Right now, you are reading this post on a public website with short stories free to read by all, but until only the beginning of this year was I terrified to share my fiction with anyone.
I didn’t even share my ideas.
Especially not my ideas. For they were unoriginal, boring, bad, uninteresting.
But I overcame all of those insecurities. Well, all… Most of them. And now I much more easily share my ideas and early drafts with friends and family, and my resulting fiction with all of you.
Am I insecure about your opinion? Of course! Writing is such a personal endeavour and like every artist a critique on my writing feels like a critique on me. But I have grown so much into my own as a writer that I trust myself to produce the best possible story I can – and with that has come the confidence I needed to start sharing.
You can get there too if you struggle with this right now!
We are all different writers with our own preferred methods, so all I can do is share my own experiences and hope you might find some sort of comfort in the fact that if I overcame my crippling insecurity, trust me, so can you!
Where did I start? At the very bottom of the writer’s chain. I thought about writing. I knew I wanted to write. But I didn’t know about what. Or even how. So I didn’t.
For me my first order of business was: research. I had dabbled a little into the world of writing fanfiction, but my experience in writing short drabbles wasn’t enough to get me through a decent short story. My hopes weren’t high since I never managed to write a proper short fanfiction story.
So I researched: online, in books, in magazines. I enrolled into online writing courses.
But as important as that research was to give me confidence that I knew the theory around how to plot a story, it is quite different to actually plotting a story!
Others might consult a friend or a relative. Perhaps you have a writing group you can brainstorm about your story with. I, however, have never been part of a writing group and even if I had been, I probably would never have come forward with any plot ideas, since I never shared any of them with anyone – not a stranger, not a loved one. I really was deeply insecure and scared.
Then came December last year. I wrote another fanfic, a Christmas-themed Spider-Man fanfic. And I was quite proud of it, so I made a website and published it. No strings attached. I just wanted a couple of friends to have something nice to read for Christmas. I knew it was a small story, with little plot but hopefully lots of fuzzy feelings. I figured I couldn’t really go wrong with it.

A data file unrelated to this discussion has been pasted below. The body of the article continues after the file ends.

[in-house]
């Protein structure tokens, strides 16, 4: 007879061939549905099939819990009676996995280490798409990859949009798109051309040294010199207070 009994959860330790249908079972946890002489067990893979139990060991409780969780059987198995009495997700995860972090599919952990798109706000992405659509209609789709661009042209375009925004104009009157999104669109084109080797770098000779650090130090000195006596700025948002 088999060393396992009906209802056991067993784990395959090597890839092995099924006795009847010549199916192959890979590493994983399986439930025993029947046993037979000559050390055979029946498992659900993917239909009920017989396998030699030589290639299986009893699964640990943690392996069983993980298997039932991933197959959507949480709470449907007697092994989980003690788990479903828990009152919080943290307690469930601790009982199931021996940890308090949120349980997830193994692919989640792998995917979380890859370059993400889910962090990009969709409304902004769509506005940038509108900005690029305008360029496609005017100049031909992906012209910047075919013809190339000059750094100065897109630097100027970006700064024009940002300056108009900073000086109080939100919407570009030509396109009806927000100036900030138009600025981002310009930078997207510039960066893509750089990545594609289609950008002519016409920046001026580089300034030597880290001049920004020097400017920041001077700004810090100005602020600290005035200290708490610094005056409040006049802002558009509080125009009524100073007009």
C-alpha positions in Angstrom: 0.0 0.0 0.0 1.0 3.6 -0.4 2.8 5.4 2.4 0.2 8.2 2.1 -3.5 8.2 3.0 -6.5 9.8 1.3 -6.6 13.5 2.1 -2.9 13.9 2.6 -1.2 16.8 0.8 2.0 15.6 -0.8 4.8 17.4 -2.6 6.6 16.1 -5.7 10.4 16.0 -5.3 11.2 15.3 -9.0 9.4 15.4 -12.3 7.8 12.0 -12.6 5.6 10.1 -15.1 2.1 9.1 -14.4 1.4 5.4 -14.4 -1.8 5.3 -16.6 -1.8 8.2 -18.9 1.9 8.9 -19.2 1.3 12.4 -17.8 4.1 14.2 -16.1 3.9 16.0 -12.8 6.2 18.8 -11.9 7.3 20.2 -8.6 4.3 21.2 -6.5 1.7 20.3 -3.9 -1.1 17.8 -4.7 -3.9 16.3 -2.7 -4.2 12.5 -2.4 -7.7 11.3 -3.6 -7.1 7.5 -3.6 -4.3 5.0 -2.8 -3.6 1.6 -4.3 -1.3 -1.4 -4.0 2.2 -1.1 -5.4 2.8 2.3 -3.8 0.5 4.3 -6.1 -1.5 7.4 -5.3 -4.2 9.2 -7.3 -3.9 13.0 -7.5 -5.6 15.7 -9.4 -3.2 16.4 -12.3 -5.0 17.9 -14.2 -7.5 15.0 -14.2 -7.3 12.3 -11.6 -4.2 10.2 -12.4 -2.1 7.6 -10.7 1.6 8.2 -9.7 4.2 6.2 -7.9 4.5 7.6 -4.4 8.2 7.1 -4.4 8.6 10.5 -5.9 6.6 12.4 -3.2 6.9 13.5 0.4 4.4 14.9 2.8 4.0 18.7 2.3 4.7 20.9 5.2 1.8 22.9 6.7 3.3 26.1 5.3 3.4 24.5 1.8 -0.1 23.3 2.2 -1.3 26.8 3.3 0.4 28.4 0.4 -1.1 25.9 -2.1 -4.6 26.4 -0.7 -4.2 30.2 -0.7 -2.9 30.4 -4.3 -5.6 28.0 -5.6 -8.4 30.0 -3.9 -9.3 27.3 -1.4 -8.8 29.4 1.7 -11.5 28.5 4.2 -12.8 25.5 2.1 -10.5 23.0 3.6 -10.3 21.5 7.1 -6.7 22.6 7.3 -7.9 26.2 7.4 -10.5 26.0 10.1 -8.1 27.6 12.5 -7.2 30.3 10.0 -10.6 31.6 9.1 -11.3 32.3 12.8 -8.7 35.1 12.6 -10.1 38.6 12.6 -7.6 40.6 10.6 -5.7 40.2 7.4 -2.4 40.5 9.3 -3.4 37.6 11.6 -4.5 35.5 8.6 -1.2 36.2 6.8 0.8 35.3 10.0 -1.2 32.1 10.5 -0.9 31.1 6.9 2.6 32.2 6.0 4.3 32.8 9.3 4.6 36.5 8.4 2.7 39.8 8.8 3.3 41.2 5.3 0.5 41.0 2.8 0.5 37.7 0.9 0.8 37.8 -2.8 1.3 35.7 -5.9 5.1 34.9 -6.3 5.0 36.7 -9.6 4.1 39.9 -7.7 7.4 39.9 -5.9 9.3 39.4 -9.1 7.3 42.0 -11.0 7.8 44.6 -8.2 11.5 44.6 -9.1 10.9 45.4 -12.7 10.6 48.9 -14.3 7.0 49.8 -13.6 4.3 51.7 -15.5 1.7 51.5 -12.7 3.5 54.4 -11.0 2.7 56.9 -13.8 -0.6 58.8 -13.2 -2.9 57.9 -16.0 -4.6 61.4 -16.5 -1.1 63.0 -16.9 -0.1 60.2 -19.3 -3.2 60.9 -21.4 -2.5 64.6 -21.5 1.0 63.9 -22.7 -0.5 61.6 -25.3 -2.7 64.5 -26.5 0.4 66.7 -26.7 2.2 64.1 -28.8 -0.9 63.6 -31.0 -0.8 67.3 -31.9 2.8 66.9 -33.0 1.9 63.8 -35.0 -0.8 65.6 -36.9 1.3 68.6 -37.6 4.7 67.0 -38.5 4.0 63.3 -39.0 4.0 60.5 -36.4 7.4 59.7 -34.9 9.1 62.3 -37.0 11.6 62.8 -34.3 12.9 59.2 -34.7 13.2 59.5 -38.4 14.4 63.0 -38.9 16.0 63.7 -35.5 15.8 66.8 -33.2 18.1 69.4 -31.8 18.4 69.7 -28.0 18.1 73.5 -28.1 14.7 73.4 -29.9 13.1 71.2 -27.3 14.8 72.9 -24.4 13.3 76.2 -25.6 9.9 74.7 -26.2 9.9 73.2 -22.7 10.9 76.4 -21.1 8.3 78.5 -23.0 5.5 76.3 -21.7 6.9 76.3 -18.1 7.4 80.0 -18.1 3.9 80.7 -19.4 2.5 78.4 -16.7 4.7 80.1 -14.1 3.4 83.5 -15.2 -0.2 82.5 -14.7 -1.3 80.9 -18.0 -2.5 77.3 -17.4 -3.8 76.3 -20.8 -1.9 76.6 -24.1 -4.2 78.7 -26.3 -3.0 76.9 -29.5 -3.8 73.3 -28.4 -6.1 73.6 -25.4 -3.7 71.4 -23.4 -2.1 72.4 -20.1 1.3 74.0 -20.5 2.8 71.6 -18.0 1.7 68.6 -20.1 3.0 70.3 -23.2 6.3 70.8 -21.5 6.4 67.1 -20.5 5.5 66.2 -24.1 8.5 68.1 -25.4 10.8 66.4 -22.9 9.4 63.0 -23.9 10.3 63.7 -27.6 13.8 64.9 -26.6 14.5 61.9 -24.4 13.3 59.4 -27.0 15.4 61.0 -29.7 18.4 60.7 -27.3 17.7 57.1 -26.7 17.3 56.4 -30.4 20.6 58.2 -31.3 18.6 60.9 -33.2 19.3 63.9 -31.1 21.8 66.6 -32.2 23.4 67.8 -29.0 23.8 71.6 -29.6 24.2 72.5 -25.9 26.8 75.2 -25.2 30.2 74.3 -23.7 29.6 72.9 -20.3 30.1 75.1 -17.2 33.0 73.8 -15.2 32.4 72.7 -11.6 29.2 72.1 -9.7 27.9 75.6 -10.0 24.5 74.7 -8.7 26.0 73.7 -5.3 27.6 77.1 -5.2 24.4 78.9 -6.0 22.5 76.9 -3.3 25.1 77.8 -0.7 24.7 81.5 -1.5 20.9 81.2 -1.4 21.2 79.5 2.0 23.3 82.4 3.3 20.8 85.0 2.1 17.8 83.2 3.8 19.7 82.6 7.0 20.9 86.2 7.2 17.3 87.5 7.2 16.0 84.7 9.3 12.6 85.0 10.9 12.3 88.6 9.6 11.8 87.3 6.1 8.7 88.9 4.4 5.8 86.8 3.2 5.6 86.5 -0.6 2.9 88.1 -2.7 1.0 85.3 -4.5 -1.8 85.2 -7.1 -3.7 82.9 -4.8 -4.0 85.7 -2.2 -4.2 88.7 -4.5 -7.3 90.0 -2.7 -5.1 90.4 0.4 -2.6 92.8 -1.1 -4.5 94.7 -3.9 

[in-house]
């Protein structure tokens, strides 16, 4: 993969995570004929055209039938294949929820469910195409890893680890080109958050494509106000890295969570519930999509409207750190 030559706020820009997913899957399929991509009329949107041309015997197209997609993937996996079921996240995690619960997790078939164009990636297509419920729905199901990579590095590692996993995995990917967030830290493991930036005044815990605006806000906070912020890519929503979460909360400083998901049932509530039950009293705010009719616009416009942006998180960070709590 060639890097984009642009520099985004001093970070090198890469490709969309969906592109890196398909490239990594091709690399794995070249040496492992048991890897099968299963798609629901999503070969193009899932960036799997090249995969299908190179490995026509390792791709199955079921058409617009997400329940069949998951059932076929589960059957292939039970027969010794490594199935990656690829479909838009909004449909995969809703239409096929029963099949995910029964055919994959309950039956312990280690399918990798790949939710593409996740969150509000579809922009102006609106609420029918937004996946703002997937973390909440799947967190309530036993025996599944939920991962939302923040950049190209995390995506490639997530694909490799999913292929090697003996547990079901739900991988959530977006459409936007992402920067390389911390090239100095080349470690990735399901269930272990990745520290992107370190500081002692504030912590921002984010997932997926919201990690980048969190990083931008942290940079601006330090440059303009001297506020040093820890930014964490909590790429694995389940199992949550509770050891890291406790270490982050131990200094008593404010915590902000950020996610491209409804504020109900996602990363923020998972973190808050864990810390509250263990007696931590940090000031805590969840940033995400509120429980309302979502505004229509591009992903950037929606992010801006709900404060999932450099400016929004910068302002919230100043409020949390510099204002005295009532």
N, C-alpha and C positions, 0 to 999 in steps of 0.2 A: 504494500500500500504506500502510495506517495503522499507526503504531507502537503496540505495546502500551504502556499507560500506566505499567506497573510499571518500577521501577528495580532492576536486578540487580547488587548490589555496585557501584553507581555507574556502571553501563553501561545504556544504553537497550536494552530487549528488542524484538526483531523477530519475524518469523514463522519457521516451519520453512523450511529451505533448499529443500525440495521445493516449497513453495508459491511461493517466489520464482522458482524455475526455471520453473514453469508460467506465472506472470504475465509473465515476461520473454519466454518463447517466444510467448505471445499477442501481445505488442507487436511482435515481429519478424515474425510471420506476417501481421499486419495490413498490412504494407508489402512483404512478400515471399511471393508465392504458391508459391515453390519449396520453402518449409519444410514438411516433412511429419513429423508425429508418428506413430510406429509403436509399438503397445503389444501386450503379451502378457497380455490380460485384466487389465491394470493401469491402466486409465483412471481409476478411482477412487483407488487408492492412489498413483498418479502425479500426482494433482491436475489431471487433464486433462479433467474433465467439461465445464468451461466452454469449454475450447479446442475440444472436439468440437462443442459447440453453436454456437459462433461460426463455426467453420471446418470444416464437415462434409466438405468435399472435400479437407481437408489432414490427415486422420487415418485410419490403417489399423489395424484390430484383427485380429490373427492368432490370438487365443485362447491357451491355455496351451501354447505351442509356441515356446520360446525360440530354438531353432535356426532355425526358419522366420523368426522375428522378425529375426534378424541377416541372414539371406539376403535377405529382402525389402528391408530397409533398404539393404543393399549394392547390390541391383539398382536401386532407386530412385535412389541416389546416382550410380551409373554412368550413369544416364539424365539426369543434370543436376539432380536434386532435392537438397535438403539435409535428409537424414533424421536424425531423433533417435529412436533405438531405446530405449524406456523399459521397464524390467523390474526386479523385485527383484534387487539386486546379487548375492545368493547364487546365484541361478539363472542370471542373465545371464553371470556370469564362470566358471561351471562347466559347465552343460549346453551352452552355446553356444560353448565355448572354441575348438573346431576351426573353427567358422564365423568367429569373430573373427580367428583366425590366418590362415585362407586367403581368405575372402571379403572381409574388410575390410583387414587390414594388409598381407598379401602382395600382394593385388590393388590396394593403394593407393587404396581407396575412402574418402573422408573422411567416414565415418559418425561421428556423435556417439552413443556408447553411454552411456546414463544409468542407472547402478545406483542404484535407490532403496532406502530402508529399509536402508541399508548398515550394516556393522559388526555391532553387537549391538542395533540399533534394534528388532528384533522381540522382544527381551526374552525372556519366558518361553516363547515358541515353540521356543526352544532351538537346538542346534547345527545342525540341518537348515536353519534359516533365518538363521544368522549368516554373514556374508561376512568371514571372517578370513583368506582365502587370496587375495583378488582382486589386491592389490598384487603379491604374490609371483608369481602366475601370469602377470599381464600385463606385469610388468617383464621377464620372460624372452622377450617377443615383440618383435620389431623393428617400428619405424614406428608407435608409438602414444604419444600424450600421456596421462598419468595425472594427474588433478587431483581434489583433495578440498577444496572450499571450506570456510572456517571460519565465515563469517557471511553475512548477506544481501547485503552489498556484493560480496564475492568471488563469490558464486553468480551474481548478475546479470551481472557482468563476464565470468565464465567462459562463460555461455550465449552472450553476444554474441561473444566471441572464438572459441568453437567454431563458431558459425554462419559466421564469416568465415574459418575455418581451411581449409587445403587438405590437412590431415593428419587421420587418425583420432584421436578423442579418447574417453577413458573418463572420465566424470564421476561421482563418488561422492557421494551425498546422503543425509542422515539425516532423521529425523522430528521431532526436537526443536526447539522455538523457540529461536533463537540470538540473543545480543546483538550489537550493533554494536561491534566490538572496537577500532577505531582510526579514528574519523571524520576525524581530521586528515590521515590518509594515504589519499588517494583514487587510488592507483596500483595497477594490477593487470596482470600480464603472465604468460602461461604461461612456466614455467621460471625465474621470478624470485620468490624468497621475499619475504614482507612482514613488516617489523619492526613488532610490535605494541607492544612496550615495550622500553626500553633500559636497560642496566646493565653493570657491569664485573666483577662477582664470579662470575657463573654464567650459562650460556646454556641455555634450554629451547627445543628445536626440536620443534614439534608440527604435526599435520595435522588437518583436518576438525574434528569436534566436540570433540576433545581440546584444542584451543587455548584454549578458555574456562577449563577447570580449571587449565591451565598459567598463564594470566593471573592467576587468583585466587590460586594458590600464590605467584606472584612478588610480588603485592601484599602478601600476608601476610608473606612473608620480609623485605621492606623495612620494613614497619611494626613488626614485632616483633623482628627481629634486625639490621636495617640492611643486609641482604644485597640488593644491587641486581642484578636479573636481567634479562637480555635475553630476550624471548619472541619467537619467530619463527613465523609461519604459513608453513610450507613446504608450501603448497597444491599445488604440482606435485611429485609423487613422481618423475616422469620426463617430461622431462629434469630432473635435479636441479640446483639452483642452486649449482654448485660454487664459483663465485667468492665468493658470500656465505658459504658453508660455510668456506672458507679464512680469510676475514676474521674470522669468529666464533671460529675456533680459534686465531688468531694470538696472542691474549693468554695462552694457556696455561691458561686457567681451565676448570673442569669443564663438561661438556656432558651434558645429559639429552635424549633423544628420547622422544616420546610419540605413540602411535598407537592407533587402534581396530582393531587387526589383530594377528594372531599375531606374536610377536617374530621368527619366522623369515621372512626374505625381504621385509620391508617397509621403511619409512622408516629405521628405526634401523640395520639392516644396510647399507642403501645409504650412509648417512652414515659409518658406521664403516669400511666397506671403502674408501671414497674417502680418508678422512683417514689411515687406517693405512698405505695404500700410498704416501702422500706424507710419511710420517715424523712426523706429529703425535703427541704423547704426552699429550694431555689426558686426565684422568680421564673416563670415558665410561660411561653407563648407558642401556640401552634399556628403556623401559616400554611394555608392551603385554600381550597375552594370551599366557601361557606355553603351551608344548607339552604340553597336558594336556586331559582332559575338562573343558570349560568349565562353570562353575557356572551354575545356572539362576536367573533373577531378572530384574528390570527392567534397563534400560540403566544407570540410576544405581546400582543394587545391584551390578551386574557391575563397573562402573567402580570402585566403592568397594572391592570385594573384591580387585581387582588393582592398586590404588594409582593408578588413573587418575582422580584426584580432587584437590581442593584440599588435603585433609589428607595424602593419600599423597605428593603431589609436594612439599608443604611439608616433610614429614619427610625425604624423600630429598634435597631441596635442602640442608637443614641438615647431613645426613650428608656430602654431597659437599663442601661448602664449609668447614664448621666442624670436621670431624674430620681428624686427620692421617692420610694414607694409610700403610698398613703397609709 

I received wonderful comments from friends and family who read it.
And that was the start of my true journey as a writer. I felt so inspired by their comments and by the joy I felt writing that I knew I had to further pursue it.
And so I started to brainstorm more seriously about stories and put into action all I had learned about character development and plot from all the articles and books I had read and the online courses I had taken.
Inspiration started to flow. But I still wasn’t ready to share any of it with anyone, because I knew this was it: I was either going to get this writing thing going, or I’d never get back to it and leave writing behind forever.
Ten months on and I am pleased to say that despite many a setback I stuck with it and I have written so much (relatively, for me) and received so many wonderful comments from friends and family (growing a readership is tough and something I am still a beginner at) that I cannot imagine not writing anymore.
And with that has come the confidence. With each story I plotted, with each line I edited, I felt my confidence grow. With each story I hit ‘publish’ on, I felt more at ease with sharing my writing.
Because writing is so deeply personal, it can truly feel impossible to share it. But through determination and quite frankly, hard work did I manage to grow the confidence to start sharing. Sharing my fiction, my plots and my ideas.
Plus it also makes for a great motivator if you tell people about your ideas, because it makes you want to finish them even more!
Of course I still have days where I read my writing and shake my head in disbelief at how bad it is and sometimes not a decent idea comes to me for months on end. Plus each publication day remains scary, because of course you want people to like what you wrote!
But in a relatively short period of time, once I got really serious about writing, I achieved what I never thought I’d be able to do: share my work with the outside world. Because I did – do – my very best with each story to make it the best I could possibly make it.
And that in the end is all you can do.